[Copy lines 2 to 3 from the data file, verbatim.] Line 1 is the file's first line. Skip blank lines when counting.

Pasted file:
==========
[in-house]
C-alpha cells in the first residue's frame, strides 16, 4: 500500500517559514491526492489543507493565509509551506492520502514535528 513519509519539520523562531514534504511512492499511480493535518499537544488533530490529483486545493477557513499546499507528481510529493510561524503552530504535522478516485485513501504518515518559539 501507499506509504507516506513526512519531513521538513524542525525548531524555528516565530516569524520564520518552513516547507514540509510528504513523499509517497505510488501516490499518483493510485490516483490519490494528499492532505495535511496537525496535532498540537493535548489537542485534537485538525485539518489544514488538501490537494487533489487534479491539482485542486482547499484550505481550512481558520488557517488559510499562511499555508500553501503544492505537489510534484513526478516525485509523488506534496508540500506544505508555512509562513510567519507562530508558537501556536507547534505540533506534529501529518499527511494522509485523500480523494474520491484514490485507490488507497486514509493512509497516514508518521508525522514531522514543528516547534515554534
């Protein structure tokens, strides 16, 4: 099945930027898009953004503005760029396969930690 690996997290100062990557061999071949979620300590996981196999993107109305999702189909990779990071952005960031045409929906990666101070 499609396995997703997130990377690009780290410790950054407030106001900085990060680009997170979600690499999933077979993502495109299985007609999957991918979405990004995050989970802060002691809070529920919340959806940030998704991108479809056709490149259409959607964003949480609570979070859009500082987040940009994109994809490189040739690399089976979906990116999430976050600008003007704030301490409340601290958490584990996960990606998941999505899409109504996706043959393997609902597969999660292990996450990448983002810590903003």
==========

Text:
C-alpha cells in the first residue's frame, strides 16, 4: 500500500517559514491526492489543507493565509509551506492520502514535528 513519509519539520523562531514534504511512492499511480493535518499537544488533530490529483486545493477557513499546499507528481510529493510561524503552530504535522478516485485513501504518515518559539 501507499506509504507516506513526512519531513521538513524542525525548531524555528516565530516569524520564520518552513516547507514540509510528504513523499509517497505510488501516490499518483493510485490516483490519490494528499492532505495535511496537525496535532498540537493535548489537542485534537485538525485539518489544514488538501490537494487533489487534479491539482485542486482547499484550505481550512481558520488557517488559510499562511499555508500553501503544492505537489510534484513526478516525485509523488506534496508540500506544505508555512509562513510567519507562530508558537501556536507547534505540533506534529501529518499527511494522509485523500480523494474520491484514490485507490488507497486514509493512509497516514508518521508525522514531522514543528516547534515554534
């Protein structure tokens, strides 16, 4: 099945930027898009953004503005760029396969930690 690996997290100062990557061999071949979620300590996981196999993107109305999702189909990779990071952005960031045409929906990666101070 499609396995997703997130990377690009780290410790950054407030106001900085990060680009997170979600690499999933077979993502495109299985007609999957991918979405990004995050989970802060002691809070529920919340959806940030998704991108479809056709490149259409959607964003949480609570979070859009500082987040940009994109994809490189040739690399089976979906990116999430976050600008003007704030301490409340601290958490584990996960990606998941999505899409109504996706043959393997609902597969999660292990996450990448983002810590903003």